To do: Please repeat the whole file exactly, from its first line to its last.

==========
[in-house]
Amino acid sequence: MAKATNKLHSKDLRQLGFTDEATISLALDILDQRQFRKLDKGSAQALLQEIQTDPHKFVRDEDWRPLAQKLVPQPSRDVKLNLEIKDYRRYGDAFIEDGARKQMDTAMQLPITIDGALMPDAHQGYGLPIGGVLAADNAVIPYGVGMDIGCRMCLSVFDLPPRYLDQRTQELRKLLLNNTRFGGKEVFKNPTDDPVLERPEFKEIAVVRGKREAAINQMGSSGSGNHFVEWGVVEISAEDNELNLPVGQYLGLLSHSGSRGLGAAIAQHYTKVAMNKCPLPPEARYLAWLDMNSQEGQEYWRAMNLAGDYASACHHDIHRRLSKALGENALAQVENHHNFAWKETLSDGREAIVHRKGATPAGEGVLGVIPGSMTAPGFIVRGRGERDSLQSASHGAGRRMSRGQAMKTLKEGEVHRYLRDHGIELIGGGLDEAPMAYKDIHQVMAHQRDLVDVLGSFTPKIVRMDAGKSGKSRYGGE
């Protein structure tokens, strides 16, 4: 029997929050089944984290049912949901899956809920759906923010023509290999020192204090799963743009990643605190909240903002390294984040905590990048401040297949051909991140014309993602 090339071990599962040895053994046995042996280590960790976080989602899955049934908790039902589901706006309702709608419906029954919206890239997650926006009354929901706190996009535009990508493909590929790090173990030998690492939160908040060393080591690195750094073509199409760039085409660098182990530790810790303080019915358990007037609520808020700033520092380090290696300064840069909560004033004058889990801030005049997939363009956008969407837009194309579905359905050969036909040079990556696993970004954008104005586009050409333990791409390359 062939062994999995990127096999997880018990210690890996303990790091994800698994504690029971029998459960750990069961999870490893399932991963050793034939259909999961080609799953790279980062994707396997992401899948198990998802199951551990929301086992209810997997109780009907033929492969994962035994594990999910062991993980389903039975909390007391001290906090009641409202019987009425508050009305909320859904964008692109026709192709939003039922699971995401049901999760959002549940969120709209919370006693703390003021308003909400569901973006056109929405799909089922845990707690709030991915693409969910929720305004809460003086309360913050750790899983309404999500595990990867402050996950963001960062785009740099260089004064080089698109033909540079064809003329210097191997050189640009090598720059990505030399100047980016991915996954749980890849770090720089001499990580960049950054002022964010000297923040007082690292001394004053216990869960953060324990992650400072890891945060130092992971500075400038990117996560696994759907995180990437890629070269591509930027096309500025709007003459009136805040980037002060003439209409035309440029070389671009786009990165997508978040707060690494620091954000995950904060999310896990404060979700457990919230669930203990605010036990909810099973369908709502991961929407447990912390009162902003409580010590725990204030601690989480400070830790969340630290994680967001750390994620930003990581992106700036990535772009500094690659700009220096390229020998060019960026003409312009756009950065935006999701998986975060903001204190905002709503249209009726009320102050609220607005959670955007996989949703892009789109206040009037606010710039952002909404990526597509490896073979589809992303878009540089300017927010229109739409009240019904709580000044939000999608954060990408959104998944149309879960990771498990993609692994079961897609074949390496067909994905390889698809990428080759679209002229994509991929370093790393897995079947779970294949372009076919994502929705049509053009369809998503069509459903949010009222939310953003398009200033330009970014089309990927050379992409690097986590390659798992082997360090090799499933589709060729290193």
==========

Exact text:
[in-house]
Amino acid sequence: MAKATNKLHSKDLRQLGFTDEATISLALDILDQRQFRKLDKGSAQALLQEIQTDPHKFVRDEDWRPLAQKLVPQPSRDVKLNLEIKDYRRYGDAFIEDGARKQMDTAMQLPITIDGALMPDAHQGYGLPIGGVLAADNAVIPYGVGMDIGCRMCLSVFDLPPRYLDQRTQELRKLLLNNTRFGGKEVFKNPTDDPVLERPEFKEIAVVRGKREAAINQMGSSGSGNHFVEWGVVEISAEDNELNLPVGQYLGLLSHSGSRGLGAAIAQHYTKVAMNKCPLPPEARYLAWLDMNSQEGQEYWRAMNLAGDYASACHHDIHRRLSKALGENALAQVENHHNFAWKETLSDGREAIVHRKGATPAGEGVLGVIPGSMTAPGFIVRGRGERDSLQSASHGAGRRMSRGQAMKTLKEGEVHRYLRDHGIELIGGGLDEAPMAYKDIHQVMAHQRDLVDVLGSFTPKIVRMDAGKSGKSRYGGE
């Protein structure tokens, strides 16, 4: 029997929050089944984290049912949901899956809920759906923010023509290999020192204090799963743009990643605190909240903002390294984040905590990048401040297949051909991140014309993602 090339071990599962040895053994046995042996280590960790976080989602899955049934908790039902589901706006309702709608419906029954919206890239997650926006009354929901706190996009535009990508493909590929790090173990030998690492939160908040060393080591690195750094073509199409760039085409660098182990530790810790303080019915358990007037609520808020700033520092380090290696300064840069909560004033004058889990801030005049997939363009956008969407837009194309579905359905050969036909040079990556696993970004954008104005586009050409333990791409390359 062939062994999995990127096999997880018990210690890996303990790091994800698994504690029971029998459960750990069961999870490893399932991963050793034939259909999961080609799953790279980062994707396997992401899948198990998802199951551990929301086992209810997997109780009907033929492969994962035994594990999910062991993980389903039975909390007391001290906090009641409202019987009425508050009305909320859904964008692109026709192709939003039922699971995401049901999760959002549940969120709209919370006693703390003021308003909400569901973006056109929405799909089922845990707690709030991915693409969910929720305004809460003086309360913050750790899983309404999500595990990867402050996950963001960062785009740099260089004064080089698109033909540079064809003329210097191997050189640009090598720059990505030399100047980016991915996954749980890849770090720089001499990580960049950054002022964010000297923040007082690292001394004053216990869960953060324990992650400072890891945060130092992971500075400038990117996560696994759907995180990437890629070269591509930027096309500025709007003459009136805040980037002060003439209409035309440029070389671009786009990165997508978040707060690494620091954000995950904060999310896990404060979700457990919230669930203990605010036990909810099973369908709502991961929407447990912390009162902003409580010590725990204030601690989480400070830790969340630290994680967001750390994620930003990581992106700036990535772009500094690659700009220096390229020998060019960026003409312009756009950065935006999701998986975060903001204190905002709503249209009726009320102050609220607005959670955007996989949703892009789109206040009037606010710039952002909404990526597509490896073979589809992303878009540089300017927010229109739409009240019904709580000044939000999608954060990408959104998944149309879960990771498990993609692994079961897609074949390496067909994905390889698809990428080759679209002229994509991929370093790393897995079947779970294949372009076919994502929705049509053009369809998503069509459903949010009222939310953003398009200033330009970014089309990927050379992409690097986590390659798992082997360090090799499933589709060729290193």